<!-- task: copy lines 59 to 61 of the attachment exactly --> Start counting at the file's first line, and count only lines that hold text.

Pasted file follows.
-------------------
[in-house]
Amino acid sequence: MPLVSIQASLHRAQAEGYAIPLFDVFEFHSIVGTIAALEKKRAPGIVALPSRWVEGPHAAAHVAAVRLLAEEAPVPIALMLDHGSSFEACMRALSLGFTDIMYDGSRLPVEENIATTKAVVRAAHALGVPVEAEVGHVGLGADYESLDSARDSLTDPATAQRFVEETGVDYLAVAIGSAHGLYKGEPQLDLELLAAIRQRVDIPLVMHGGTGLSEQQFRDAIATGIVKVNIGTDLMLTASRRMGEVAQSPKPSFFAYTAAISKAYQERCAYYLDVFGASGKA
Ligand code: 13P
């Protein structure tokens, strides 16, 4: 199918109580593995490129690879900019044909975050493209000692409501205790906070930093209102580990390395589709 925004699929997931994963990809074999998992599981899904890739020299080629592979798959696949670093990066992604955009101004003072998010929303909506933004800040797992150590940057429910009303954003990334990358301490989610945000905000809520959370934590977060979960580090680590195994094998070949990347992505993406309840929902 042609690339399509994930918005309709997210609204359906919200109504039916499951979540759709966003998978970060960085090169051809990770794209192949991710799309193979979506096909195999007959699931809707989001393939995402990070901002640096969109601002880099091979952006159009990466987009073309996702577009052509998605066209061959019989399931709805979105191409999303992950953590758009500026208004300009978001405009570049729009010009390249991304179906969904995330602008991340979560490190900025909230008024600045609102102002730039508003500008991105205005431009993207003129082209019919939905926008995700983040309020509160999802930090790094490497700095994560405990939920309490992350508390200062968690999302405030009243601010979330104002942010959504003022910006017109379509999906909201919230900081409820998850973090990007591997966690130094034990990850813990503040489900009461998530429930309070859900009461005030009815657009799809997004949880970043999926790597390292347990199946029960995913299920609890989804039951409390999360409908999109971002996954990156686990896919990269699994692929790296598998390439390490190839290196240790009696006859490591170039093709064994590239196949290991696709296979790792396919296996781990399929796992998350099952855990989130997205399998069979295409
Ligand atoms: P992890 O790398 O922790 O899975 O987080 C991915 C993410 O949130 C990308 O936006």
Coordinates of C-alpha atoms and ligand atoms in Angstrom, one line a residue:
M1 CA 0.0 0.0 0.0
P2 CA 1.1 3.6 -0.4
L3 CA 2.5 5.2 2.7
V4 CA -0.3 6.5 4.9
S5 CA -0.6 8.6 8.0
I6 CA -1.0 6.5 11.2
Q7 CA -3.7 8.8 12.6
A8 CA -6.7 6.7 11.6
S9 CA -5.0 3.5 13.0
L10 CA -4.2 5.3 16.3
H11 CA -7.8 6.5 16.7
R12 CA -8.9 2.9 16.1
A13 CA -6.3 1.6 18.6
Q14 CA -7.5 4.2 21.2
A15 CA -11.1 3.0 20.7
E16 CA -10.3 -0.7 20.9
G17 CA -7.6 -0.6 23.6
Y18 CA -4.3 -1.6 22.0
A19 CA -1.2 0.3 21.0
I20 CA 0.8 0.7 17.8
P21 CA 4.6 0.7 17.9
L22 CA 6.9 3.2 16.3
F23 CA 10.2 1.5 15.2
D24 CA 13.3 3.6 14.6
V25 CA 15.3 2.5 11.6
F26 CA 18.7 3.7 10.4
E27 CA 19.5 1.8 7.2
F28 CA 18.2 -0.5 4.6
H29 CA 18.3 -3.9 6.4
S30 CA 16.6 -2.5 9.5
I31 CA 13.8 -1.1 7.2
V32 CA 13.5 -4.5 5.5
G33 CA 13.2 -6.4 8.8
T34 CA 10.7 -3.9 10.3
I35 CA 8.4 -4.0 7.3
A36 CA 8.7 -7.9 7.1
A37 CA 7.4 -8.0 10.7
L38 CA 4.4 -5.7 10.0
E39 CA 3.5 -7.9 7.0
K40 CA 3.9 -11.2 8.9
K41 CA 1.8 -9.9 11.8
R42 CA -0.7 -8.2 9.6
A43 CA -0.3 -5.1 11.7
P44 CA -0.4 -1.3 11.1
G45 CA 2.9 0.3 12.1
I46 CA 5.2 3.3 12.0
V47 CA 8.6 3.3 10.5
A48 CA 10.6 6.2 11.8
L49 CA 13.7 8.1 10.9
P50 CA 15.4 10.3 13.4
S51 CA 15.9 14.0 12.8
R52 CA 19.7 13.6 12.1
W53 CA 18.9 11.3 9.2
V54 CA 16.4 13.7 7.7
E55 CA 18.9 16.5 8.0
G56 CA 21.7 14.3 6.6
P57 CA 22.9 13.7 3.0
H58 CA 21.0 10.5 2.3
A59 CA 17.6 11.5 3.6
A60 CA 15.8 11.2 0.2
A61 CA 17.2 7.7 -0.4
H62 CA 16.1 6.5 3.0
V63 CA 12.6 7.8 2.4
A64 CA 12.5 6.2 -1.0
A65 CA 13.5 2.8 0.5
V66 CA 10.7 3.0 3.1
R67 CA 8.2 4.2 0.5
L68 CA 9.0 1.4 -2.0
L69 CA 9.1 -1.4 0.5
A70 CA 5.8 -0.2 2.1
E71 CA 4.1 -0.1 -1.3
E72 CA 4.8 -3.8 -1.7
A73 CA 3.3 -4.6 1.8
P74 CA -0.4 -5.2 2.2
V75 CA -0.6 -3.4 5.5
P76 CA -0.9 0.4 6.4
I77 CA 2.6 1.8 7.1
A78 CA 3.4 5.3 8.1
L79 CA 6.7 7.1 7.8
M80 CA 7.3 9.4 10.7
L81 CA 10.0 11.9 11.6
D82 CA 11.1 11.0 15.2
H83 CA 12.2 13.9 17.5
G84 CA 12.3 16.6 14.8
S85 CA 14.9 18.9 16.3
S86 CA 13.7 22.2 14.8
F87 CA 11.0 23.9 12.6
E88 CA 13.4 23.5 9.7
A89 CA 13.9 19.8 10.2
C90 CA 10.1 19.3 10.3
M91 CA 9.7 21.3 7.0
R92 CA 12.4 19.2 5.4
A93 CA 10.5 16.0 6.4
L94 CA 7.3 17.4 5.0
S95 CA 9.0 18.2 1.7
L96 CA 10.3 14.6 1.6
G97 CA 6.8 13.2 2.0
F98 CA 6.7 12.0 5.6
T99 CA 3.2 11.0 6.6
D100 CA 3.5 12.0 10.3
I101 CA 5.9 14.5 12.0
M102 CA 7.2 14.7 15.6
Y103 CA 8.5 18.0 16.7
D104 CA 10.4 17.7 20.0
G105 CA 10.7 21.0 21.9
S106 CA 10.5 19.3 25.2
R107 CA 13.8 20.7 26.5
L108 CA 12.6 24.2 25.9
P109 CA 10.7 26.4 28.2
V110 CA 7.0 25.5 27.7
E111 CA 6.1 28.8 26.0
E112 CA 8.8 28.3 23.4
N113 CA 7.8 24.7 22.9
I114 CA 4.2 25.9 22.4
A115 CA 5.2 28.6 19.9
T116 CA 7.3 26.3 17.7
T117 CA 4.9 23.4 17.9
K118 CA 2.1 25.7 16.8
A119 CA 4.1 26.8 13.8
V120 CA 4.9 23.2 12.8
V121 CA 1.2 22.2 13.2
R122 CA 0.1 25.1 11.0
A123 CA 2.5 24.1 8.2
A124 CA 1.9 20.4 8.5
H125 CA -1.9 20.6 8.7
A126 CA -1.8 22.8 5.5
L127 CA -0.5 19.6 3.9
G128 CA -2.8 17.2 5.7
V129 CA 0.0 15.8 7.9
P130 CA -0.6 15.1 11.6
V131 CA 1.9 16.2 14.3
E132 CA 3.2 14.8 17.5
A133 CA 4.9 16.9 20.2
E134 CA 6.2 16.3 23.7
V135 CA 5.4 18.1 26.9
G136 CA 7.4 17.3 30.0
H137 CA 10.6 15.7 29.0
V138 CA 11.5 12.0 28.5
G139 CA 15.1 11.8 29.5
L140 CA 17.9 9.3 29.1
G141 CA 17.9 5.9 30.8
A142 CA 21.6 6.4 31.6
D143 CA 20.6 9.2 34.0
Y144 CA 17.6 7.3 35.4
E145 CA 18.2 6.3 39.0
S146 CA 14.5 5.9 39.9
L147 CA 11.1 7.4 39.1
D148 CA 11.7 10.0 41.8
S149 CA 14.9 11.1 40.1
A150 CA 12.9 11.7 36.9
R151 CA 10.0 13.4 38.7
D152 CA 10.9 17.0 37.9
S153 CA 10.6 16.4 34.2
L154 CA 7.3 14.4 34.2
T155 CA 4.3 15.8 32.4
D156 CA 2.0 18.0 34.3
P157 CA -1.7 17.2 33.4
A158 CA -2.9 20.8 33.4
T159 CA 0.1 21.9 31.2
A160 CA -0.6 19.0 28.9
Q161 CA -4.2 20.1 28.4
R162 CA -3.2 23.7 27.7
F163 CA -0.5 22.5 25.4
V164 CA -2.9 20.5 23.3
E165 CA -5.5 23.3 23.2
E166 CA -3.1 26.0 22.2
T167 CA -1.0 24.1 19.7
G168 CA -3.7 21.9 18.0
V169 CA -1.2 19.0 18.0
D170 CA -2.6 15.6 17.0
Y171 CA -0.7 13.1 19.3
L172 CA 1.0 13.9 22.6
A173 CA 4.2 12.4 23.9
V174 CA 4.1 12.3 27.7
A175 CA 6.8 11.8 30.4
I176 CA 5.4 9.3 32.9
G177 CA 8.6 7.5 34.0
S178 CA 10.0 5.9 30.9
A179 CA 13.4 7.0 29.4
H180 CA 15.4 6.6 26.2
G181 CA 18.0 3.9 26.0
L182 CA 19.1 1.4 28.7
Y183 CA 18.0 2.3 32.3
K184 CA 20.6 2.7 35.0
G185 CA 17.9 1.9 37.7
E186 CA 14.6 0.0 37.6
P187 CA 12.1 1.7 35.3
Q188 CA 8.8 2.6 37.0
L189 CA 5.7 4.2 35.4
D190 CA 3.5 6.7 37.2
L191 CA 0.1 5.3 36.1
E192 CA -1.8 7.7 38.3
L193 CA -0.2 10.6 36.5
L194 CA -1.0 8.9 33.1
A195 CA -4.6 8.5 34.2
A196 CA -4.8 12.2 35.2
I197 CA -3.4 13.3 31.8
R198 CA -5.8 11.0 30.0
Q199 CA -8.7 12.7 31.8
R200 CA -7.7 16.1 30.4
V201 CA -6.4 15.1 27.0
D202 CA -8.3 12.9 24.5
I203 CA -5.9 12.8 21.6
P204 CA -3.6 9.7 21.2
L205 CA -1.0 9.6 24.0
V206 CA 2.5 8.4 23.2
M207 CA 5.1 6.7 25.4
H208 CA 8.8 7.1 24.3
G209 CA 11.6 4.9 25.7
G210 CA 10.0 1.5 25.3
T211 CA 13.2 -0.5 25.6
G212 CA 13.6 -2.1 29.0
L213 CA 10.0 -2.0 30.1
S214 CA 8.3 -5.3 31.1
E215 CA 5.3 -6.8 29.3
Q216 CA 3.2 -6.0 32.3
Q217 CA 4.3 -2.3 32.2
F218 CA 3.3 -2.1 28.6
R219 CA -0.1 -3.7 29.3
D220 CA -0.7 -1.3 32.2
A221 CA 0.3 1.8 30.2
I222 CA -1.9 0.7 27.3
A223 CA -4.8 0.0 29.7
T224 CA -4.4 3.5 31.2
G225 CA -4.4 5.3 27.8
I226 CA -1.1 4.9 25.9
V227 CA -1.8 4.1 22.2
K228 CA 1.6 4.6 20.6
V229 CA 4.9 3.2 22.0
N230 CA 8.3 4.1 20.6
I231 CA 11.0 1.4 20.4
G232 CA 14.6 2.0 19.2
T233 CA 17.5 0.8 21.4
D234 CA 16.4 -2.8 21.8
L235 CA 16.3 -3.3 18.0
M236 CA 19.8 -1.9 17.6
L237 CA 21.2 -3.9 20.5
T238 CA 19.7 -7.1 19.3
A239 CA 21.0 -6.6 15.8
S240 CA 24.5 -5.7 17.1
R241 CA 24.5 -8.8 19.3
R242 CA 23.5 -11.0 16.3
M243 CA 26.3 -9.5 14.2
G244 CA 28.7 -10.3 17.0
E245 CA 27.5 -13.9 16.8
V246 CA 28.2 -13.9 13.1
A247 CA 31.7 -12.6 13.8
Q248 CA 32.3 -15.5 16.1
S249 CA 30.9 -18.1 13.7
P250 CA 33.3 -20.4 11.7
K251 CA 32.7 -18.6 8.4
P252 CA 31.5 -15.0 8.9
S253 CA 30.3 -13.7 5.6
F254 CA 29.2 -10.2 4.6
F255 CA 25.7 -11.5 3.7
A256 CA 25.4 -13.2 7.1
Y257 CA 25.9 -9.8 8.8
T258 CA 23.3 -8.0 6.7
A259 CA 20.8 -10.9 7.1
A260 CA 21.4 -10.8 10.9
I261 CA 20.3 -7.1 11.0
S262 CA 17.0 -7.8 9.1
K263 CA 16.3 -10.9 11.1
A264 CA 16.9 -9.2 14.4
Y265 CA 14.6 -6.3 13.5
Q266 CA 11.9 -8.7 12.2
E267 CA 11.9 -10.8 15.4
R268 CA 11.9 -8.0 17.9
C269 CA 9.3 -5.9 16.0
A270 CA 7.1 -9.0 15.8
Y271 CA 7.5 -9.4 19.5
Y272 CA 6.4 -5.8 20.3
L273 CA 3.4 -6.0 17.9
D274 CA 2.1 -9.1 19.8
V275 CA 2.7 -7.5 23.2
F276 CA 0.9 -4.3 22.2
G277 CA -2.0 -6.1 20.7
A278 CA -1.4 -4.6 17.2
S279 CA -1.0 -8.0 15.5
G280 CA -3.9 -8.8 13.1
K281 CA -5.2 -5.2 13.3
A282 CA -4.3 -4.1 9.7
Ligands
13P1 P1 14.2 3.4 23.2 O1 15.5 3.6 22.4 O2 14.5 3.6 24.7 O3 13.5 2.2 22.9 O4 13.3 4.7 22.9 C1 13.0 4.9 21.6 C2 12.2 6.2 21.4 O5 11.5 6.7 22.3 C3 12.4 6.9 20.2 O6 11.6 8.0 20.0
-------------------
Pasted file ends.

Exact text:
W53 CA 18.9 11.3 9.2
V54 CA 16.4 13.7 7.7
E55 CA 18.9 16.5 8.0